With Ram V, at the helm, this run has been immensely enjoyable. Often clever and surprising and unfailingly engaging, Ram V’s story has been a joy to follow. With a motley crew facing down one of the greatest magical beings in this or any other existence, there have been many memorable moments. I’m happy to report that this time out is no exception. Further, Ram V seems to collaborate with some outstanding teams, and the guys working on the art and lettering this issue (as with all previous ones) provide some truly excellent, jaw dropping panels.


Verdict:

Justice League is a title to be enjoyed either by jumping right in and embracing the feeling of not knowing entirely what’s going on, or you can choose to backpedal through a few back issues and play ‘catch-up’. It pretty much works either way, and chances are good you’ll find things to enjoy, as Bendis and the team bring some big-moment super hero story beats to the page. Justice League Dark, meanwhile, can similarly be enjoyed either way but almost certainly would reveal its best version when read in its entirety. It’s a really special title, and one I hope gets a collected edition in the future.


(Recommended by DC for readers 13+)

Review by Andy Flood, 09/11/21

Action Comics #1033 Review

Everything about issue #1033 of Action Comics impresses, from cover to closing page… 


Review by Andy Flood

Written by:
Phillip Kennedy Johnson (Superman),
Becky Cloonan & Michael W. Conrad (Midnighter)
Art: Daniel Sampere (Superman), Michael Avon Oeming (Midnighter)
Colours: Adriano Lucas (Superman), Taki Soma (Midnighter)
Letters: Dave Sharpe (Superman & Midnighter)
Published 27/7/21Published by DC Comics

The first notable thing when picking up this issue is the new logo.  It’s been overhauled by Darran Robinson, who has done a great job of encapsulating (in his words) 82 years of history.  It’s a logo with a modern feel which still manages to echo ages past.  The cover title ‘Under Siege’ refers to some of the story to follow and pairs well with further clues reflected in the excellent cover art.

The cover is handled on this occasion by the team of Daniel Sampere (also interior artist) and Alejandro Sanchez (colours).  We have Superman in a determined pose, framed by Thao-La and a great depiction of Lois channeling strong ‘Ripley from Aliens’ vibes (foreshadowing a great scene she has later in the book).  All this is set against the backdrop of Atlantean preparations for war.  Anyone who has been reading thus far will know by now that tensions are mounting.  It’s another great cover for this run, promising a good read.

And it’s no empty promise; there’s a lot to take in during this issue, with events moving pretty quickly.  ‘Warworld Rising Part 4’ opens with scenes of espionage, as we witness two high-tech camouflaged figures infiltrate the crashed alien ship held by the Atlanteans.  It’s a really atmospheric sequence, which leads us headlong into a face-off now made considerably worse.  As the Justice League debate events and the best course of action (in itself making for some very cool pages), Jon and Lois are meanwhile trying their best to accommodate the refugee Thao-la as she struggles to adjust to her new situation.  Tensions soon escalate even further, as the surface forces of Earth and the Atlanteans teeter on the brink of war and the Warzoon attack Thao-La at the behest of Mongul and his cronies.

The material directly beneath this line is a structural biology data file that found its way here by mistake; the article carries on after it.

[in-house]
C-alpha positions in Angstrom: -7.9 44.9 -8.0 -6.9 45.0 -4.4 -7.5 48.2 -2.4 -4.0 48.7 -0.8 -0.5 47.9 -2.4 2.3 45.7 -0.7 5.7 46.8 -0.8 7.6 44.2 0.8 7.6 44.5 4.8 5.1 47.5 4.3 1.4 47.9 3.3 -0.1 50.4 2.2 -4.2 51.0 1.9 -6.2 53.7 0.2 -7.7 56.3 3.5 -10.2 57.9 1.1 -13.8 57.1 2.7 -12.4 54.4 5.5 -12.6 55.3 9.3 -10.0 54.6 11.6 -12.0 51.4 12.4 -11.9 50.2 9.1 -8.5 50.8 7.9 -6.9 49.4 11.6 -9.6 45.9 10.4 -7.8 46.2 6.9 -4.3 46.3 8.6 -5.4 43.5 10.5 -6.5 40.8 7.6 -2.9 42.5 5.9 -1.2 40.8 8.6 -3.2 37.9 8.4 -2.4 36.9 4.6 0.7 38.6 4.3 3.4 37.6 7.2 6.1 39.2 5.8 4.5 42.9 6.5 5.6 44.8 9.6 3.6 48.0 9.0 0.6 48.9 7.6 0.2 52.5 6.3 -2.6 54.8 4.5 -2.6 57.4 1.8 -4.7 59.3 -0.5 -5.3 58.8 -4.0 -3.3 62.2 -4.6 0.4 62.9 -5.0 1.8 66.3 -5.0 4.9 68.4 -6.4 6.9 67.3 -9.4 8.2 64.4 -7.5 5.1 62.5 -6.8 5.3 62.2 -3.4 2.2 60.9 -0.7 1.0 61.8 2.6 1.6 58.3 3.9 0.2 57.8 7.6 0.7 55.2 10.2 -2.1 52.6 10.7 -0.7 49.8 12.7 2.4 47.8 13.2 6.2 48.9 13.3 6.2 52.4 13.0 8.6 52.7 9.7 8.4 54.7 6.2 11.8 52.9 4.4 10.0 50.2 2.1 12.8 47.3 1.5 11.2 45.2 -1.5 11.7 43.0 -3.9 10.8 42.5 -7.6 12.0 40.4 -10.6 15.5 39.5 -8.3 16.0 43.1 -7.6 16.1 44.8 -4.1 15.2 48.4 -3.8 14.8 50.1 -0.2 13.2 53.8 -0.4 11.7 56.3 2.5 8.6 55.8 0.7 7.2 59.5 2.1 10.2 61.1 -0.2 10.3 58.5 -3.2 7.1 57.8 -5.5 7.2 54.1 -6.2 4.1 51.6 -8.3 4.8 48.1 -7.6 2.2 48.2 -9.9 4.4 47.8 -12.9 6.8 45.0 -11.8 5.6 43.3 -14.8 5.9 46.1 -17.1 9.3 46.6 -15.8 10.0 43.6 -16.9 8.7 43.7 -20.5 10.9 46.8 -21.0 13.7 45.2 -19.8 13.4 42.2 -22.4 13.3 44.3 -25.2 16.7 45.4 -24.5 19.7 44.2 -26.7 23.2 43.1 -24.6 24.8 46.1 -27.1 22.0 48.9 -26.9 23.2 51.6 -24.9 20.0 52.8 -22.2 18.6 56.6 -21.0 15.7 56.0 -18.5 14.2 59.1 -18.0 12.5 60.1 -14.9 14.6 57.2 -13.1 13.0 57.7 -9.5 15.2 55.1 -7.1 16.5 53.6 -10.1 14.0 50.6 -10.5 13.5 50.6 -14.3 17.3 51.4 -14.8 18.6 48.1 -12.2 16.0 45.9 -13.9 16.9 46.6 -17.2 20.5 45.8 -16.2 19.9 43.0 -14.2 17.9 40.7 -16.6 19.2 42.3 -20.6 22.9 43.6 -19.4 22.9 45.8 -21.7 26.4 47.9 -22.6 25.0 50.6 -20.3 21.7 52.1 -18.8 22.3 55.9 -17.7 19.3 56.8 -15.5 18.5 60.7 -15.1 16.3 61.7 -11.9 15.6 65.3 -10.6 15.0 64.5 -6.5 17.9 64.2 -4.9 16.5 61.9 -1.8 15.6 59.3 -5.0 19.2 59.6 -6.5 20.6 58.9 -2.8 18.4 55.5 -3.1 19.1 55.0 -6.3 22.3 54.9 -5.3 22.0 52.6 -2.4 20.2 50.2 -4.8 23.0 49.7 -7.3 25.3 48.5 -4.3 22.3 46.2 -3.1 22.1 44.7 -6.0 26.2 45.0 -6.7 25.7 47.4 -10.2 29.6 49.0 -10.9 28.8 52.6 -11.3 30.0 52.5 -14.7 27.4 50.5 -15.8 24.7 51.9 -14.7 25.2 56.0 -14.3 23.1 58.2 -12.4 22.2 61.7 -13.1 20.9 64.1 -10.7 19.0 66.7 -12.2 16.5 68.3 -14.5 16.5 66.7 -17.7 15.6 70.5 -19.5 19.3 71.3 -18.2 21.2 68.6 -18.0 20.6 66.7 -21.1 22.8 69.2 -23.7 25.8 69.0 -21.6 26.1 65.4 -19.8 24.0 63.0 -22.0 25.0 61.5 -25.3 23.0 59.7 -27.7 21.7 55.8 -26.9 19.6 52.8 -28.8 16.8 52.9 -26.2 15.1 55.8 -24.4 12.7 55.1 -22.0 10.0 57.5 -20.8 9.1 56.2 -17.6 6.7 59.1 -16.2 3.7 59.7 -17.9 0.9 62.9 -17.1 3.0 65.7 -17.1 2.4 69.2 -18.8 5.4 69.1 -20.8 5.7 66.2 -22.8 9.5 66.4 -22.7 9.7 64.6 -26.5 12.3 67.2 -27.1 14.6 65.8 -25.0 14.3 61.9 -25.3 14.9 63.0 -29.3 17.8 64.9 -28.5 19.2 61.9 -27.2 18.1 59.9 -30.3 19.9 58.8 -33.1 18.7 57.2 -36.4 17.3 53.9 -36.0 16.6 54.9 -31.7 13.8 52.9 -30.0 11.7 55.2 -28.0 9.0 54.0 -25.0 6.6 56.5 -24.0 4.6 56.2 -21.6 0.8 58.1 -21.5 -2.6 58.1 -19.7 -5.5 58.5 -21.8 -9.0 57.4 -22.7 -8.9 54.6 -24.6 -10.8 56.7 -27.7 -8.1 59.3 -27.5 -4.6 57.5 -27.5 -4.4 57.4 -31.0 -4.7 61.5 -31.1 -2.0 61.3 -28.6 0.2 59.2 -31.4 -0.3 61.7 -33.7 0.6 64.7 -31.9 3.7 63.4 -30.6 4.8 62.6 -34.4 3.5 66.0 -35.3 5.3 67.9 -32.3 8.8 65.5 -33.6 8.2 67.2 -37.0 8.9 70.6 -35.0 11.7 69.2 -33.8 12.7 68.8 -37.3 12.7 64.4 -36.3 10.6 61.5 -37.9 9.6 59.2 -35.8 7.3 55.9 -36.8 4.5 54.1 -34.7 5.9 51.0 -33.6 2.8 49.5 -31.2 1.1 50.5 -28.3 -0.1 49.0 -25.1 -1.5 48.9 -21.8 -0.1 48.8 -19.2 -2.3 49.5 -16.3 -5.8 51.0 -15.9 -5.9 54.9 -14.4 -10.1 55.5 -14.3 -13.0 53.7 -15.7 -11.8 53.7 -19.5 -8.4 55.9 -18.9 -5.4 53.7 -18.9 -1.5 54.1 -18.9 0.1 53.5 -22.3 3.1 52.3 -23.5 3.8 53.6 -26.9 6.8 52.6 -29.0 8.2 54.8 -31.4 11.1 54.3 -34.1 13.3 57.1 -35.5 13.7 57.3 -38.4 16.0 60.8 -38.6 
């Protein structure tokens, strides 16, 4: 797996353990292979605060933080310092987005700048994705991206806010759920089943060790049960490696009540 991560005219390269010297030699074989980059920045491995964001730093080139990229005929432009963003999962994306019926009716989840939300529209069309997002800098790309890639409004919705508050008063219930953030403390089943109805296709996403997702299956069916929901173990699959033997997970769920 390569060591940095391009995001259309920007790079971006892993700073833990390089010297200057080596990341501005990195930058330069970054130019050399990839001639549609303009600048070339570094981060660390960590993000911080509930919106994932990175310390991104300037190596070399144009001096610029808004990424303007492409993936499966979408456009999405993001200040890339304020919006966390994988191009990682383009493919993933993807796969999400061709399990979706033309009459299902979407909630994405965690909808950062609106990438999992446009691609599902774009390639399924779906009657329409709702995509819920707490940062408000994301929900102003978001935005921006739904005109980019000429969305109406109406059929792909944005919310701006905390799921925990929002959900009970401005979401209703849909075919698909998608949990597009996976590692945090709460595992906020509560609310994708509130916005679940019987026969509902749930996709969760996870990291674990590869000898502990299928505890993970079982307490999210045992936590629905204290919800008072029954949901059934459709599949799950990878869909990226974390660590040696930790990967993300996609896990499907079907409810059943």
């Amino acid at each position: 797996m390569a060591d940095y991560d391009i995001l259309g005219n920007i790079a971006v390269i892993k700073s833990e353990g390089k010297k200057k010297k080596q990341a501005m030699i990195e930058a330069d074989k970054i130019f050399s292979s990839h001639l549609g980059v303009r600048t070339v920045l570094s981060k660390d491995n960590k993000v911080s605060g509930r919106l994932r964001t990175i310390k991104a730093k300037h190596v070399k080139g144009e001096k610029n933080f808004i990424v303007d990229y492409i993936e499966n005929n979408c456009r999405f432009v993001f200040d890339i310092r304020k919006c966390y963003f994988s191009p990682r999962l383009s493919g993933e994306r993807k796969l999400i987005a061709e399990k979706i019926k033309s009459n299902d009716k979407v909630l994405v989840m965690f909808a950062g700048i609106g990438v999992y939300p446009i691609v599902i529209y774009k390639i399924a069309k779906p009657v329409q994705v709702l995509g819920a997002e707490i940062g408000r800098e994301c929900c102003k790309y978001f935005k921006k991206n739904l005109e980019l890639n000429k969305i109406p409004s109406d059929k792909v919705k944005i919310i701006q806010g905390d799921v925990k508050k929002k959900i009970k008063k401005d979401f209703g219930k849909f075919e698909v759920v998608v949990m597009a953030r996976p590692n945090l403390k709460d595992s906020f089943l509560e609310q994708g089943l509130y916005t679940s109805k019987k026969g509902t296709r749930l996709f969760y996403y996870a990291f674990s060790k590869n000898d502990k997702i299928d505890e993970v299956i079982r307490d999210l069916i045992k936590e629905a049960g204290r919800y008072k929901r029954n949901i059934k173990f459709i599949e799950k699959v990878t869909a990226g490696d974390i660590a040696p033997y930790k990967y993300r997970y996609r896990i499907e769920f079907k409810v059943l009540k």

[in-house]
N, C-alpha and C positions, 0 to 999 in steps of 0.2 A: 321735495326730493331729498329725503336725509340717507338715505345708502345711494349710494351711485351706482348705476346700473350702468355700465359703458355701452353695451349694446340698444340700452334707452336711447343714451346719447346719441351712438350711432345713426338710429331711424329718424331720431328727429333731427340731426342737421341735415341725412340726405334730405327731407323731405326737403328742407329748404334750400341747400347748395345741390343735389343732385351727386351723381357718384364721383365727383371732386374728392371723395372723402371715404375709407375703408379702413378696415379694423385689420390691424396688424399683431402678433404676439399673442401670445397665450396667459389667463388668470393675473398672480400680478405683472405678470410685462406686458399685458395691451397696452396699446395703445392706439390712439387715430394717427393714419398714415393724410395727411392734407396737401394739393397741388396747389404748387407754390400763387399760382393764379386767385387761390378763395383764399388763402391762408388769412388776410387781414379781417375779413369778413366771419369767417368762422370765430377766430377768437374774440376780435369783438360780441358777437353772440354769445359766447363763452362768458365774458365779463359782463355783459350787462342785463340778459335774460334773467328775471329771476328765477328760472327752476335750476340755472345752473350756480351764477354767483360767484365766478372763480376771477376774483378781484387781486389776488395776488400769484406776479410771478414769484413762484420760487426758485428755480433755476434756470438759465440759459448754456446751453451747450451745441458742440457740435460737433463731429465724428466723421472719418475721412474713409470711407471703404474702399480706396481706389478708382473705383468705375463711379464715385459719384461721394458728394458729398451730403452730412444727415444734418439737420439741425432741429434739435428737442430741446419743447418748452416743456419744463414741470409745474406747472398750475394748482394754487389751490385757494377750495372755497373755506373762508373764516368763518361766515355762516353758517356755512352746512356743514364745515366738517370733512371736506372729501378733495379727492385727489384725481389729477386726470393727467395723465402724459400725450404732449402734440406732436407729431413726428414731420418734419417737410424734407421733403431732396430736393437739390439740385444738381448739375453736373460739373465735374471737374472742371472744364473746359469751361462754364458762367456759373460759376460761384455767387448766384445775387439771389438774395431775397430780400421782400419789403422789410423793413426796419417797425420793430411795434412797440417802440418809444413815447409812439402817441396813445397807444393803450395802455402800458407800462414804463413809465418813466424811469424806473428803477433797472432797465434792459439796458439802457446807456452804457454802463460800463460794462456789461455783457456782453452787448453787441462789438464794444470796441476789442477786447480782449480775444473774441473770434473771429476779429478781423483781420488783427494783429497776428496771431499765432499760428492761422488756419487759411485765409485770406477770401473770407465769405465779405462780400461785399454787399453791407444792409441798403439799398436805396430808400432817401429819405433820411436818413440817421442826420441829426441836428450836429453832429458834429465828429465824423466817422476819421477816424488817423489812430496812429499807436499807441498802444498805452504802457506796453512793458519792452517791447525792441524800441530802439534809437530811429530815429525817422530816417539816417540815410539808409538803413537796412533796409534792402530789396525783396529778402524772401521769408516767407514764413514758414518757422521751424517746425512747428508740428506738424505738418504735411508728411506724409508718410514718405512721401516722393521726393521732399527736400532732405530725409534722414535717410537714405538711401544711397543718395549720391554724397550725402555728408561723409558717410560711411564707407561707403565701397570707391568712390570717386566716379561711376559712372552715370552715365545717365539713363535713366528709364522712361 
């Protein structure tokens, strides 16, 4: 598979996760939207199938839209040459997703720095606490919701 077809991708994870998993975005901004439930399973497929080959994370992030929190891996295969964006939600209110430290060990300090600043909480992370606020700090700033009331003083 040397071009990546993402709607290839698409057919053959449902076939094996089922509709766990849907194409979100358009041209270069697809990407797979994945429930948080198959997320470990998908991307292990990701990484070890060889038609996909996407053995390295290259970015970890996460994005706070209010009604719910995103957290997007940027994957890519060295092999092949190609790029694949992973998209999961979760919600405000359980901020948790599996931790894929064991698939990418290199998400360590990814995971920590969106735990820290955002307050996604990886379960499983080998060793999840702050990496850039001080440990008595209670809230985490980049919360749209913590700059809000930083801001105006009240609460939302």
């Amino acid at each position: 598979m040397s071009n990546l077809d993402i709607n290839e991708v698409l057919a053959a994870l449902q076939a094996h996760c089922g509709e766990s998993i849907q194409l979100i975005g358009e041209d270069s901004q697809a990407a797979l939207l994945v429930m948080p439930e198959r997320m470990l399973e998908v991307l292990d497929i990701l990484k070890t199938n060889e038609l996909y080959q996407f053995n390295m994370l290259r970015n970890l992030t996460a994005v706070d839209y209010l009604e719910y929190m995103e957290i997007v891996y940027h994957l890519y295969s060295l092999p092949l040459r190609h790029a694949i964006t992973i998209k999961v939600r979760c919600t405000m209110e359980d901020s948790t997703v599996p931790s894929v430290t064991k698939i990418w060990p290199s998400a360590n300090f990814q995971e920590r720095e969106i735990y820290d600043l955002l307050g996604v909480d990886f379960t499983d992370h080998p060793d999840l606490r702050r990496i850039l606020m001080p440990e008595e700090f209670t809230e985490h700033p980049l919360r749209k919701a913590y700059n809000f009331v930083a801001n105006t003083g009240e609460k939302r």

If this sounds like too much to take in, fear not; Phillip Kennedy Johnson has done a fine job of making sure we are never lost, instead providing us with a truly enjoyable thrill ride.  He delivers on the promises of both the cover and events of preceding issues while keeping multiple plates spinning in truly entertaining fashion.  The dialogue is superb throughout, often being highly emotive, and we are with both him and the characters every step of the way until the closing panel.

Daniel Sampere’s art is, once again, just what the book needs.  He gives us dynamic action, imposing superheroes and dark, mysterious bad guys.  He etches lines of tension into the character’s faces, and draws us further into the drama unfolding.  There are numerous occasions throughout this issue where a feeling of Sampere’s original pencils shine through, something I personally love to see, as the shading lines and contours are further enhanced by subsequent inks and colours.

And what colours they are!  Once again, Adriano Lucas treats us to hugely atmospheric palettes, always giving us a firm sense of place and expanding our levels of excitement.  The colours are bright and dynamic and support the story perfectly.

We have more excellent colours from Taki Soma as we move on to the Midnighter story in this issue.  Her choices are always fresh, and support Michael Avon Oeming’s  striking art in a hugely complimentary fashion.  The writing duo of Becky Cloonan and Michael W. Conrad have written a story which showcases the strengths of the medium.  It’s high concept and has a touch of the bizarre yet the creative team work together so well that it entertains and impresses each and every time.

The pairing of Midnighter and Mister Miracle works very well here and introduces a comedic element that plays well through their dialogue as the action unfolds.  It’s another jam packed instalment, and the creative team here ensure that every panel pops and every line engages.  This Midnighter run feels very new and fresh and serves as a great companion piece to the lead story.

Dave Sharpe letters both stories again and, as ever, his work is clean, clear and well considered.  It really makes a difference when a comic is as easy to read as it is to look at or scan over.  Thank you, Mr. Sharpe!


Verdict

Everything about issue #1033 of Action Comics impresses, from cover to closing page.  We have two excellent companion titles to enjoy and are spoilt by a wealth of great art and storytelling.  It’s one of those comics which has you reading along thinking, “what happens next?” while feeling no small dose of excitement.  If you haven’t done so already, give Action Comics a try.  There’s a lot to like here.


(Suggested ages 13+ by DC)

Review by Andy Flood, 02/08/21